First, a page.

KM: I’ll practice every day and lift almost every day. We’re actually in our TMC era right now, which is Toughness with the Marine Corps. Every Friday, we have a 6 a.m. workout with Marines, just like bootcamp. We run, carry ammo cans and pick each other up. There are Marines yelling in our faces. We work as a team and try not to reach a level of frustration where we fall apart.

CB: How have your basketball skills developed over the past four years playing in college?

KM: Freshman year was the most free that I played. I actually didn’t shoot 3s my whole high school career, so it came out of nowhere. I wasn’t too structured and didn’t overthink anything, like missing a layup. Sophomore year, I felt more of a weight to keep up an image. I wasn’t playing basketball because I was passionate about it. But after that year, I’ve learned that there are ways to still keep the joy in basketball.

CB: Amid all the competition, how do you stay grounded and still enjoy the sport?

KM: I don’t think about myself. If I see a teammate struggling, even though I’m struggling, I focus all my energy on helping that teammate. At the end of the day, I have to remember that this is one out of thousands of games that I’ll play. I’ll want to win and do everything I can in the moment, but if I’m not shooting well, I can still run fast and play hard defense. If I’m not playing defense, I can still get back on offense in score. I try to have the mentality of being impactful in the game in any way I can.

CB: What is one skill you have yet to conquer that you would like to keep working on?

KM: Dribbling. The harder and better you score, the harder the defense is. I’m working on being able to handle all types of pressure coming at me while still keeping my dribble and being able to tack off that score or pass anything off that. When you’re competing at a higher level, you’re going to get pushed. The best thing to do is to score to knock them off their game. All of my workouts consist of me getting hit with a pad or pushed by my coaches. It’s so I can get used to the contact and hit the harder shots when I’m being knocked around.

CB: Why did you decide to transfer to Saint Louis after Longwood?

KM: Longwood is the only school who took a chance on me at first, so I’m very loyal to them. That team helped me grow as both a player and woman. It was difficult to move because I’m very close to my family, and it was 14 hours away, but I thought it would be better for my career.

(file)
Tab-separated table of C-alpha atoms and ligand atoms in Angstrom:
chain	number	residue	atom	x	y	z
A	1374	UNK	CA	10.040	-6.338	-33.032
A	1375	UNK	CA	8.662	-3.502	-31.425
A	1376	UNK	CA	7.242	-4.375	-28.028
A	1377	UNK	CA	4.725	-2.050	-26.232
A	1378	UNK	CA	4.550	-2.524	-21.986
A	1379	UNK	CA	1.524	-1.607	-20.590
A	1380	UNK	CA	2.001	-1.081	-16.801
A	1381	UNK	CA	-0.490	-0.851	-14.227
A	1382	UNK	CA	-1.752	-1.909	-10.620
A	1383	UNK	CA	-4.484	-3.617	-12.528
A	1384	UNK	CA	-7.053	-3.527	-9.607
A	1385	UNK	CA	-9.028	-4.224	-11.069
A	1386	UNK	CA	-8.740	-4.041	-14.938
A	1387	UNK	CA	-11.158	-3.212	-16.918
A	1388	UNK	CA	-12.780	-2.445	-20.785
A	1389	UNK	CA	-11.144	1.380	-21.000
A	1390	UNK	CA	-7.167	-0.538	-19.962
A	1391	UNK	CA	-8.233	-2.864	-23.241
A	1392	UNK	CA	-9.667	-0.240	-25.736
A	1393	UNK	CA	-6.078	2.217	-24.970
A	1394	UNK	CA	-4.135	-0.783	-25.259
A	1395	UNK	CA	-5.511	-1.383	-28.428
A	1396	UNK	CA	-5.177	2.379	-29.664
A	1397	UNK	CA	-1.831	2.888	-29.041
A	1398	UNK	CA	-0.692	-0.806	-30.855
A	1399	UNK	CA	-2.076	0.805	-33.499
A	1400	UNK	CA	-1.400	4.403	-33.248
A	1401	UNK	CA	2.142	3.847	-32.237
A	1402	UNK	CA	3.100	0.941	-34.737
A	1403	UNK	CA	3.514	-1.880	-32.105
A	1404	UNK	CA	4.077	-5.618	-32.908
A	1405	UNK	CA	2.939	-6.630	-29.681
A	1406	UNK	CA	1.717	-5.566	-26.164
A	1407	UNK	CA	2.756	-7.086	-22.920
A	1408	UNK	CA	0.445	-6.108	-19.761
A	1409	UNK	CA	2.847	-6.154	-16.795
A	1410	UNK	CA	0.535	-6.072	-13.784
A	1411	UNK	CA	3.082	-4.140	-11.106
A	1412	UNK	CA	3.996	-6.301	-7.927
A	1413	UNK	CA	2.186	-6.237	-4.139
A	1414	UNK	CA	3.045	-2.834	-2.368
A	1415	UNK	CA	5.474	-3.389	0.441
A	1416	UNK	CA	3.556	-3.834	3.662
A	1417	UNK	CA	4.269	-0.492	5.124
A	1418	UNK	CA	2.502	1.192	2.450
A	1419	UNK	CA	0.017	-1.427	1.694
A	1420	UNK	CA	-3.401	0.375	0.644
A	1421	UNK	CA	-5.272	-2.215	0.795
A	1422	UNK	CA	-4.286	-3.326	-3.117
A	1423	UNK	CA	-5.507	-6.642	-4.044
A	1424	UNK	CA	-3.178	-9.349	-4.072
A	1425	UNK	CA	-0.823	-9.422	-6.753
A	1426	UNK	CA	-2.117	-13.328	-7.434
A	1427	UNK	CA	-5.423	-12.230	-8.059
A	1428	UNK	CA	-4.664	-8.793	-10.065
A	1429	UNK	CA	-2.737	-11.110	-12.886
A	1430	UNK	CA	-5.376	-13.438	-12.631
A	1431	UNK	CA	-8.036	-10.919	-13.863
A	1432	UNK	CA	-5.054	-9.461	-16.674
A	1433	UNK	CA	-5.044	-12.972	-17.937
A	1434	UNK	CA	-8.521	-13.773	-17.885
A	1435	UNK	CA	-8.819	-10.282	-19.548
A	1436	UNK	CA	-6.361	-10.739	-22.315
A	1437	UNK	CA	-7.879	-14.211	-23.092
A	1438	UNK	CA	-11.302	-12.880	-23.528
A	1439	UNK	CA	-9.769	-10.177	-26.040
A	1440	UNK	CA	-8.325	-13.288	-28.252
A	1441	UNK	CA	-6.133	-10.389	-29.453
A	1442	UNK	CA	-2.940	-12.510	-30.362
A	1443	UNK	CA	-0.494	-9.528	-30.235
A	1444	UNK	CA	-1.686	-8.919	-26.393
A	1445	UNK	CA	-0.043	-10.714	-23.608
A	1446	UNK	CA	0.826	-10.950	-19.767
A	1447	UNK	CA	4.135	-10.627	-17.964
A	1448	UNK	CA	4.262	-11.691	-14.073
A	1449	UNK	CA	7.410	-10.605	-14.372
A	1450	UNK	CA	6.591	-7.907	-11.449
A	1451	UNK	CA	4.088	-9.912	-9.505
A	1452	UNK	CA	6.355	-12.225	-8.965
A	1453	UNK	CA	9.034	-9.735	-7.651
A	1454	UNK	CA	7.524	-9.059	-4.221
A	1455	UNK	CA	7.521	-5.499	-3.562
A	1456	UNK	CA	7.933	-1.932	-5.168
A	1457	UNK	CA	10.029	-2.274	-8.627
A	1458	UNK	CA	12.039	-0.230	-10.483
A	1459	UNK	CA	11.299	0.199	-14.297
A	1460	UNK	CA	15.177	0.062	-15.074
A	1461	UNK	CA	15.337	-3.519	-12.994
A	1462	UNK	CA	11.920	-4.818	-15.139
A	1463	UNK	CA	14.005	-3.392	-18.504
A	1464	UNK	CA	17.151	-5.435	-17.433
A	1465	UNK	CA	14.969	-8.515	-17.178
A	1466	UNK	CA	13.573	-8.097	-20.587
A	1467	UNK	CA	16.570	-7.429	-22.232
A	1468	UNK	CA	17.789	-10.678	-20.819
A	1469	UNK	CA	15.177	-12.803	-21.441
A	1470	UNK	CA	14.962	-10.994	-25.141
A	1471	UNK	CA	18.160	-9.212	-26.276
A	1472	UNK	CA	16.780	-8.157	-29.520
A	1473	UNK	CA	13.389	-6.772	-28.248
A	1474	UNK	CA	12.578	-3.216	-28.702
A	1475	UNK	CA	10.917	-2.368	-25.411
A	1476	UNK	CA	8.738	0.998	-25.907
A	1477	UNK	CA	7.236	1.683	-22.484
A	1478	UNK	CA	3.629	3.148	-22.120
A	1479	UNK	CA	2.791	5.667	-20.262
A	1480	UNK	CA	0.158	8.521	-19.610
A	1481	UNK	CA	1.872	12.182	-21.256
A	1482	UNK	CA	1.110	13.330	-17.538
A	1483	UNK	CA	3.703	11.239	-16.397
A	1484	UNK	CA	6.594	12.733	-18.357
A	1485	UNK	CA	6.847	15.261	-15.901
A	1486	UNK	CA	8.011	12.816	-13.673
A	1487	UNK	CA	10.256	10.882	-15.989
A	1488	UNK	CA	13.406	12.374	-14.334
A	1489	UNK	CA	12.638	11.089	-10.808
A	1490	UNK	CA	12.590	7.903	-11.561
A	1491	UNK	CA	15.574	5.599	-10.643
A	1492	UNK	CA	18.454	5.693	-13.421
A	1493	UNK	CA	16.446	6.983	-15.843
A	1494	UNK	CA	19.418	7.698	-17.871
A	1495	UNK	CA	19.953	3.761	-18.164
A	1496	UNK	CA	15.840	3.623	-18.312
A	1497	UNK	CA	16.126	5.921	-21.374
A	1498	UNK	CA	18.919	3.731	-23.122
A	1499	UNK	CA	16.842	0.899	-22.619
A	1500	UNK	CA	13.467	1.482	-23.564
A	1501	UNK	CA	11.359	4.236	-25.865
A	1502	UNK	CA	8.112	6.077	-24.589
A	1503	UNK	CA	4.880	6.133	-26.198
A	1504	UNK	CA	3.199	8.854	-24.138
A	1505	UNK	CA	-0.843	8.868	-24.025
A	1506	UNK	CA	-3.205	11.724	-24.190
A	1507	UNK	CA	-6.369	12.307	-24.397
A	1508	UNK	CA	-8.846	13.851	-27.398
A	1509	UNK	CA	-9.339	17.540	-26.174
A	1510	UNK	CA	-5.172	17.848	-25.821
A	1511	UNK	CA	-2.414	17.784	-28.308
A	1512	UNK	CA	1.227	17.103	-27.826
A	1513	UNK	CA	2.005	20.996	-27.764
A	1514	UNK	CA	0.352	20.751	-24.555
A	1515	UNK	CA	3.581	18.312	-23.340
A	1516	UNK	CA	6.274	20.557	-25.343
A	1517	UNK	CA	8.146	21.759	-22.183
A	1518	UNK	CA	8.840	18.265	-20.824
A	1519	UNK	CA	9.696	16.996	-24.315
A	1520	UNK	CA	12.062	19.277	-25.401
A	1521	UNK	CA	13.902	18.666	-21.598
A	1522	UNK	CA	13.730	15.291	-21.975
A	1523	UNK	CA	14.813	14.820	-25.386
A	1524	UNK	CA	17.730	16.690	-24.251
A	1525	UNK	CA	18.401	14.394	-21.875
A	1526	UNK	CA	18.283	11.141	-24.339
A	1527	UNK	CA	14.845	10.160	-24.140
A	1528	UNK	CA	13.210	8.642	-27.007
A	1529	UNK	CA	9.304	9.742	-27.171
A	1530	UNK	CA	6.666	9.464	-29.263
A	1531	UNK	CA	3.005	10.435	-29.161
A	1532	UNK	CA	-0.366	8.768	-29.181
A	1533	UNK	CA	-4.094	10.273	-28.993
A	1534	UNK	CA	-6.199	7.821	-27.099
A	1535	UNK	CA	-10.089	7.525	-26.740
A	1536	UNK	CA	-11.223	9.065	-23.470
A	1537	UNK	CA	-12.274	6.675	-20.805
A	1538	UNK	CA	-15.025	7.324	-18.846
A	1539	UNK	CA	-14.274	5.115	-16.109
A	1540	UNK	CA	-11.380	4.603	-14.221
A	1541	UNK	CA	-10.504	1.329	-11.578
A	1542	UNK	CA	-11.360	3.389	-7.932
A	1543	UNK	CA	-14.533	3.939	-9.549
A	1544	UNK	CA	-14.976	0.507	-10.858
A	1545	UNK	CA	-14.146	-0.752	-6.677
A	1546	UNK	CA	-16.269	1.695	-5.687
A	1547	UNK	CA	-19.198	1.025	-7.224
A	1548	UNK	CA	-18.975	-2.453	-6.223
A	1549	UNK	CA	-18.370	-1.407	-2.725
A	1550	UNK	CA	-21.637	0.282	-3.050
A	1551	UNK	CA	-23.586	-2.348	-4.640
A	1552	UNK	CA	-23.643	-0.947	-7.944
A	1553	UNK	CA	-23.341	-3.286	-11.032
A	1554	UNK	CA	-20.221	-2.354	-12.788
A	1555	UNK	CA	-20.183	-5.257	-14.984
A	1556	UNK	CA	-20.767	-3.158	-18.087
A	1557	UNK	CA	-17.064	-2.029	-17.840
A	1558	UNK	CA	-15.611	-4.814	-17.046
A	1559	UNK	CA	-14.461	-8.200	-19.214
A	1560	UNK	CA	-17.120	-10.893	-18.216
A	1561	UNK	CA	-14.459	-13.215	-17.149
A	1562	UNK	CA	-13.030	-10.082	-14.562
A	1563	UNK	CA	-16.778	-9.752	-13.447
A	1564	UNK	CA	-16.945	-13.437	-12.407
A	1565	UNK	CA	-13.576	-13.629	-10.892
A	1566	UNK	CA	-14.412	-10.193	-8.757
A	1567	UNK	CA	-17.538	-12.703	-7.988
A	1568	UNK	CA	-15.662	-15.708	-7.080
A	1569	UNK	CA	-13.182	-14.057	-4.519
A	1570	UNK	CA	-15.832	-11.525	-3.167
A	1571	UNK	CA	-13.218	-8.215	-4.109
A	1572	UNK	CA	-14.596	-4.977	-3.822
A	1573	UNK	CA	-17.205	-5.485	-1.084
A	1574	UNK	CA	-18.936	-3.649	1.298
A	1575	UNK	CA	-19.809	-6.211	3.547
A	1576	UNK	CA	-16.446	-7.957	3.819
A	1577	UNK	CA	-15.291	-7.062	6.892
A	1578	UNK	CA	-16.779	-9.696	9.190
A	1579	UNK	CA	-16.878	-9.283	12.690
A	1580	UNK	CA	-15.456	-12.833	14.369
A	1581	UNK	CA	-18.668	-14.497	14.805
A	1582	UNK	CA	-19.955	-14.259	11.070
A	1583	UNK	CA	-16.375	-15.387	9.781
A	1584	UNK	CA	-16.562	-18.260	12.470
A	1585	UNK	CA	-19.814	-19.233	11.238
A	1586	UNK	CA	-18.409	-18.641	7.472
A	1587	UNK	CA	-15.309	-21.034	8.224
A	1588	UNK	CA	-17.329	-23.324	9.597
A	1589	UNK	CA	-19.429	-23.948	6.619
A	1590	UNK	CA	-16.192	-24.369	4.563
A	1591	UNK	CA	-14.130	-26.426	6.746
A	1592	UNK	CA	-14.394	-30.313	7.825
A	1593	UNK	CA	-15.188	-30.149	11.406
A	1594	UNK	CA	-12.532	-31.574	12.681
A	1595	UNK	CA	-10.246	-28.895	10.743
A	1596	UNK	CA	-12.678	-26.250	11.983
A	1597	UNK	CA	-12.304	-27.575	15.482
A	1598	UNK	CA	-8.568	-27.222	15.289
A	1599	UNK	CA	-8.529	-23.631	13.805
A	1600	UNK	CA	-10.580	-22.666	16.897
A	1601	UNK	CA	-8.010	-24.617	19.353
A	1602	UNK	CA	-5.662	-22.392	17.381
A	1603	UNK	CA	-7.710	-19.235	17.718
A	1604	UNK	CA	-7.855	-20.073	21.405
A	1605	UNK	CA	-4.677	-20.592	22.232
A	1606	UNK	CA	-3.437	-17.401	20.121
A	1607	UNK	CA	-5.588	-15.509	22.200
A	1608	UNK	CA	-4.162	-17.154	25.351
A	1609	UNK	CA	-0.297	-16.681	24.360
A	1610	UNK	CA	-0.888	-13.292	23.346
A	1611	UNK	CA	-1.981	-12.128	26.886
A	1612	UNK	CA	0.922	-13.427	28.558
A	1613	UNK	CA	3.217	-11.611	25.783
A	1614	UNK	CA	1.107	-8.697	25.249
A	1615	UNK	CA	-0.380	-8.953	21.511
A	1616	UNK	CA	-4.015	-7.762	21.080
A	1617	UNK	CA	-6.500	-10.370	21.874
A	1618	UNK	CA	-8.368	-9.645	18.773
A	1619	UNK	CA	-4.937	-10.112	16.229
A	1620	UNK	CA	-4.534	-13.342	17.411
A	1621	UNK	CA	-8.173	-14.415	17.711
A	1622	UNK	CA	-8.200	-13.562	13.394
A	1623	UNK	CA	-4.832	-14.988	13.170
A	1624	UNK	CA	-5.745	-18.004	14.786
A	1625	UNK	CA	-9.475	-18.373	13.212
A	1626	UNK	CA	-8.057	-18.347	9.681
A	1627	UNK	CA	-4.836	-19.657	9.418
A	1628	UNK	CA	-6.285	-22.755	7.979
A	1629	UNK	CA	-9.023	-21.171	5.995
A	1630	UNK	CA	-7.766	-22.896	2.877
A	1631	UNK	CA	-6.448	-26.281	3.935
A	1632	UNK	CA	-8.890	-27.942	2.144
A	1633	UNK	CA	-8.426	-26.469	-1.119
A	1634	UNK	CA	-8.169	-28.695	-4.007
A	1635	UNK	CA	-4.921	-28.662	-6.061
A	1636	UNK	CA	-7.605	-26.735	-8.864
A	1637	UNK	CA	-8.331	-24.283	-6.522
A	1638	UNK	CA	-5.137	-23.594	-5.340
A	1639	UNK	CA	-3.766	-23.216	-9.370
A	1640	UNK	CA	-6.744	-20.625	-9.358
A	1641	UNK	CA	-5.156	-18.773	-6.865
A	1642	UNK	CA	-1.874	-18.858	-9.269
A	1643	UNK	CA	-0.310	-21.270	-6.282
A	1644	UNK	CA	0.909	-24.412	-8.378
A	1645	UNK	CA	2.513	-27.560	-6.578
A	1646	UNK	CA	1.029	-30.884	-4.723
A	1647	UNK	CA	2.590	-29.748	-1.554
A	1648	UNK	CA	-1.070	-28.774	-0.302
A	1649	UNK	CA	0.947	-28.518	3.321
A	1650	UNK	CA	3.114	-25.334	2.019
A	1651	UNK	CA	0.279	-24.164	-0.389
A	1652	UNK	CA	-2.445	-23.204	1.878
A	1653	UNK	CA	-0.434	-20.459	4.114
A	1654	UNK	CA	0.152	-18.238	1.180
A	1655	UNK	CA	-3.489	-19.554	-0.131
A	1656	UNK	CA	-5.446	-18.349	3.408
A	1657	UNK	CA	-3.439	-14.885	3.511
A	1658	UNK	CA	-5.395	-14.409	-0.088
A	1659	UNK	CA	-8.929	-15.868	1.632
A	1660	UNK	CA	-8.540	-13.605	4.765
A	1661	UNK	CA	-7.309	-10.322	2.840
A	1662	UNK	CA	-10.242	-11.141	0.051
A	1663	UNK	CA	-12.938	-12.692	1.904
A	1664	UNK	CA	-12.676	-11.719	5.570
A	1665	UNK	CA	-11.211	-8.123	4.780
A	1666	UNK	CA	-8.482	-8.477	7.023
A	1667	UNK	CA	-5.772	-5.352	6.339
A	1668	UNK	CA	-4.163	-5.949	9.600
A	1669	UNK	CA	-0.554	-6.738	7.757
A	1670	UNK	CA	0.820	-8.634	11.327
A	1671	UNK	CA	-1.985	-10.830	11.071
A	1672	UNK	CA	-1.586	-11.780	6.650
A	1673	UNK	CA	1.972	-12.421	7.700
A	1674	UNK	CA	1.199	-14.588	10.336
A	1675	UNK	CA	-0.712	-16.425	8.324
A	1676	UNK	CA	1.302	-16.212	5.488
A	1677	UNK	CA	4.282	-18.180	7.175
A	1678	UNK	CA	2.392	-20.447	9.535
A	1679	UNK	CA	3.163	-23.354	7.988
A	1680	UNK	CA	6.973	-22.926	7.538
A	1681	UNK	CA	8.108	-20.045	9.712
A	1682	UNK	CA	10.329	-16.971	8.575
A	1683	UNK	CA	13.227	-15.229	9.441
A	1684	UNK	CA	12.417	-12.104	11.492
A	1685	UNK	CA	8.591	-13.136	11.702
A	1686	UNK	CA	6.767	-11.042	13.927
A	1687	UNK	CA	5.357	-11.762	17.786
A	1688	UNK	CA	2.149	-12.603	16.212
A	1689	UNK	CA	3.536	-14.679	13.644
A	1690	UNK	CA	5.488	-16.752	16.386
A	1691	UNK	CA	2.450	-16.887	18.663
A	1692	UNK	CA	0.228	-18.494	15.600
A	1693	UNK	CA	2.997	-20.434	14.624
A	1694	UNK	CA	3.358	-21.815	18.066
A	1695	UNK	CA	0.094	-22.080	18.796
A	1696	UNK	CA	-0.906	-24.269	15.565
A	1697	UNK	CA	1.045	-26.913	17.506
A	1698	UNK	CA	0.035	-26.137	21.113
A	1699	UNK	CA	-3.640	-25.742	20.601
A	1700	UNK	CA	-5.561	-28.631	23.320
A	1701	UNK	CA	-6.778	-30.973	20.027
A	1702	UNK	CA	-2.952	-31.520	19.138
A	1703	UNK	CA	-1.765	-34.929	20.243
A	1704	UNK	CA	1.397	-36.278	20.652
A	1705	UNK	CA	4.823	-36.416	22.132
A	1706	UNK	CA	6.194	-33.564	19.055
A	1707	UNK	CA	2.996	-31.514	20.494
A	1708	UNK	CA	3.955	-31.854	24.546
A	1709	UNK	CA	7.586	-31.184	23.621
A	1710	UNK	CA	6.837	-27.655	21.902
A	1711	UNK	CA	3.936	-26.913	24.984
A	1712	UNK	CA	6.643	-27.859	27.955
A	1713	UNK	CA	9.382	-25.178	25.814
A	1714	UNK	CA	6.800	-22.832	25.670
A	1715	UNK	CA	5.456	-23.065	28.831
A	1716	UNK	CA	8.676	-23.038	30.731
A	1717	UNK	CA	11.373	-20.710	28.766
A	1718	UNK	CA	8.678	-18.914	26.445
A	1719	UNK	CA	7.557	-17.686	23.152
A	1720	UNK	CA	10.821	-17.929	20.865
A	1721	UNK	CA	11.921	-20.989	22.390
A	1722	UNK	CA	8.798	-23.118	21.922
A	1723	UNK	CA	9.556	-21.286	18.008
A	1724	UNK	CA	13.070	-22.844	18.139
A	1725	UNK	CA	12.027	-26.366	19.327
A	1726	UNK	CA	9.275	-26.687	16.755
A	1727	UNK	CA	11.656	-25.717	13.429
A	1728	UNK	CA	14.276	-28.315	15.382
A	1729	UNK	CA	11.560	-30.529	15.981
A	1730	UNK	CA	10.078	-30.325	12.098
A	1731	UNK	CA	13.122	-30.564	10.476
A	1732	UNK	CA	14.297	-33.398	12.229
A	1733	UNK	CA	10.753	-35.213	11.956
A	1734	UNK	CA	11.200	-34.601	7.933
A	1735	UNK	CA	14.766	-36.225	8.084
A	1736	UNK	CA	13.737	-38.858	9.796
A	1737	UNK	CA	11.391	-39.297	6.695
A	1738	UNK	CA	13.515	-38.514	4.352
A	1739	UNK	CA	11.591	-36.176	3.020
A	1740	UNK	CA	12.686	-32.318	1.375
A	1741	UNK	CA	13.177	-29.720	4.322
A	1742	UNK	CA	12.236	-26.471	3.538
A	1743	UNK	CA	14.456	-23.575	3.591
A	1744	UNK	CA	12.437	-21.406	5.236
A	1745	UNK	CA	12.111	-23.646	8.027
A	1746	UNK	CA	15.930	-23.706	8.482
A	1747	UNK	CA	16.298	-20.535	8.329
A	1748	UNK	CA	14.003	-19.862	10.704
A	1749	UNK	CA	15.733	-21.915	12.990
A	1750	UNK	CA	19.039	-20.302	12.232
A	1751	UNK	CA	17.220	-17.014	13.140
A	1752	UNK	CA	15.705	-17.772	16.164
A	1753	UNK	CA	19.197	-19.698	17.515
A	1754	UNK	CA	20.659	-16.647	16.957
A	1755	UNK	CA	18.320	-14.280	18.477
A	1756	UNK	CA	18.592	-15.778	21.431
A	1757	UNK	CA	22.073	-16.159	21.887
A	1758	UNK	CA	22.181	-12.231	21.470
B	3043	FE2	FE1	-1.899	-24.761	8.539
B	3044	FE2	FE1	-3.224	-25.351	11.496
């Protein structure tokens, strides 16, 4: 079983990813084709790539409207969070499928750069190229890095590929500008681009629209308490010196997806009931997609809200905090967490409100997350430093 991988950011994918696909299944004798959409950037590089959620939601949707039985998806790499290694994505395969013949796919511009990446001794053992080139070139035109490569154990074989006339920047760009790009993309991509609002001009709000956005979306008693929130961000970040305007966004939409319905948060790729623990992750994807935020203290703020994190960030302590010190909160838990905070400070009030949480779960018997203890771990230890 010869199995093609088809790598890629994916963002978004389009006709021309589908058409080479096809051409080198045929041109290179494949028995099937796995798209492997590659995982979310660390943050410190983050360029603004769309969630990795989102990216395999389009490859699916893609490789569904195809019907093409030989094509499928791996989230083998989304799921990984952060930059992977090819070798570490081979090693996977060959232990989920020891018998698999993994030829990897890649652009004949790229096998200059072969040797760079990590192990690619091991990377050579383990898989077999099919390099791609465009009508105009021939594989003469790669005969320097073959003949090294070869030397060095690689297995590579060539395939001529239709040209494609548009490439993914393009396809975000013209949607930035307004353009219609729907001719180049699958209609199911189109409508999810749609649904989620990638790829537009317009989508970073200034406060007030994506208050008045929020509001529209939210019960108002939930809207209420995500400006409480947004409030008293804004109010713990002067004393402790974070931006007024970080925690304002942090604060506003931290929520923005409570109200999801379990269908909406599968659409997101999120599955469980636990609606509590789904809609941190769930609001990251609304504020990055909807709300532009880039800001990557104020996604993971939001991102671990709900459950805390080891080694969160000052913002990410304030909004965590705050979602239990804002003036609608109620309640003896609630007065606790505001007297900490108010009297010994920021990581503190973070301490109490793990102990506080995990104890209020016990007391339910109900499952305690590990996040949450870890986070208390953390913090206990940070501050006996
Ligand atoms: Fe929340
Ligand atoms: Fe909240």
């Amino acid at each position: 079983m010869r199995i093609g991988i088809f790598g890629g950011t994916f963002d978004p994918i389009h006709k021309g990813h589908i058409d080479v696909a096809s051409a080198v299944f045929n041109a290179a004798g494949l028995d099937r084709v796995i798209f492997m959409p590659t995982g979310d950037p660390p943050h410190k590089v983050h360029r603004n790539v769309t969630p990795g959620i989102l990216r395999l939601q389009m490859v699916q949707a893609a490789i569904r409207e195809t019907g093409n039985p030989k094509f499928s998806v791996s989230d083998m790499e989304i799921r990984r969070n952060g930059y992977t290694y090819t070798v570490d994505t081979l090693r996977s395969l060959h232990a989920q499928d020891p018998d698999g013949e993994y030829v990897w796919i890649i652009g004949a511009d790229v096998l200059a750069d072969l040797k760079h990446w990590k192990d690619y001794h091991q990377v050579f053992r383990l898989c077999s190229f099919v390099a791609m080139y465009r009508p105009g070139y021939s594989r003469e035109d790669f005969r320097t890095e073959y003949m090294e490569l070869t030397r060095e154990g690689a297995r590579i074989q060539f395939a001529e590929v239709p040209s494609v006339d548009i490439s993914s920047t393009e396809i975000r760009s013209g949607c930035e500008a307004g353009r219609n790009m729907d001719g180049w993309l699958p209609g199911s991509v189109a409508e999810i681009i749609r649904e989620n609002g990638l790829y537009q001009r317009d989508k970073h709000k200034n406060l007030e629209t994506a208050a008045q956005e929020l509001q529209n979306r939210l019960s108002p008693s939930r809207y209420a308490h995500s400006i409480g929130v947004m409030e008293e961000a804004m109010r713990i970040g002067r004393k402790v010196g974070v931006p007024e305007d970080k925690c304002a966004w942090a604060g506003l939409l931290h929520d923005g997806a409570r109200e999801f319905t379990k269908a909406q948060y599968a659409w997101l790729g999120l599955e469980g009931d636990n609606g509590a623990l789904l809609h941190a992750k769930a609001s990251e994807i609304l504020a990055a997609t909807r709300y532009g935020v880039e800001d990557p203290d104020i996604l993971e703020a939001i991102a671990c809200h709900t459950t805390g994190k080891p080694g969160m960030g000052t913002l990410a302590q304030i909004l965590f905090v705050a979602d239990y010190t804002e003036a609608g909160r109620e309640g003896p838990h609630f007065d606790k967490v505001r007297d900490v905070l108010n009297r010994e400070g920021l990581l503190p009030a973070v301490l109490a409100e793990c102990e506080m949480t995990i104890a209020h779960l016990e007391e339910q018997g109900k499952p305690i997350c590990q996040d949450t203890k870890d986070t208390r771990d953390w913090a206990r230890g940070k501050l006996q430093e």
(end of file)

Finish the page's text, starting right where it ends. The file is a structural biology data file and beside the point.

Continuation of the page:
CB: What is the main difference between your time on both teams?

KM: I’m competing at a higher level at Saint Louis. At any point, someone on either my team or the other team could post 20 points. Saint Louis is more fast paced. There’s more quickness and talent on the team. It was harder than I thought it would be to adjust for defense. I don’t want to just be the catch-and-shoot player. I want to be an all-around player.

CB: Saint Louis has a rich basketball history. Who are some previous players you look up to?

KM: I’m a huge Celtics fan. I was a huge fan of Jayson Tatum as a kid. [He practiced] here in the arena this weekend, so I was excited to get a chance to meet him. I also look up to Kobe Bryant. I didn’t watch much of him growing up, but during freshman year, everyone called me Kobe. I watched everything about him on YouTube to learn his mind and how he played.

CB: What is your pre-game ritual?

KM: I do the same thing every game. I never leave the arena. If I go back home, I’ll lose focus. I don’t care if we shoot around at 9 a.m. and the game is not until 6 p.m. I also do a lot of stretching and meditating. I’ll stand in the shower, put my headphones in and meditate for 10 minutes before every game. That’s how I calm my nerves.

CM: Can you share a memorable game-winning shot or significant moment you’ve had on the court?

KM: The game against Campbell that wound up on ESPN Top 10. As a kid, I always wanted to be on there. It was my first-ever buzzer beater. Even talking about it now, I still get goosebumps.

CB: What are your post-grad basketball plans?

KM: I plan on going to the Combine to work my way to the WNBA. I definitely want to play after college. That’s why I’m taking very good care of my body. I want to have a long career.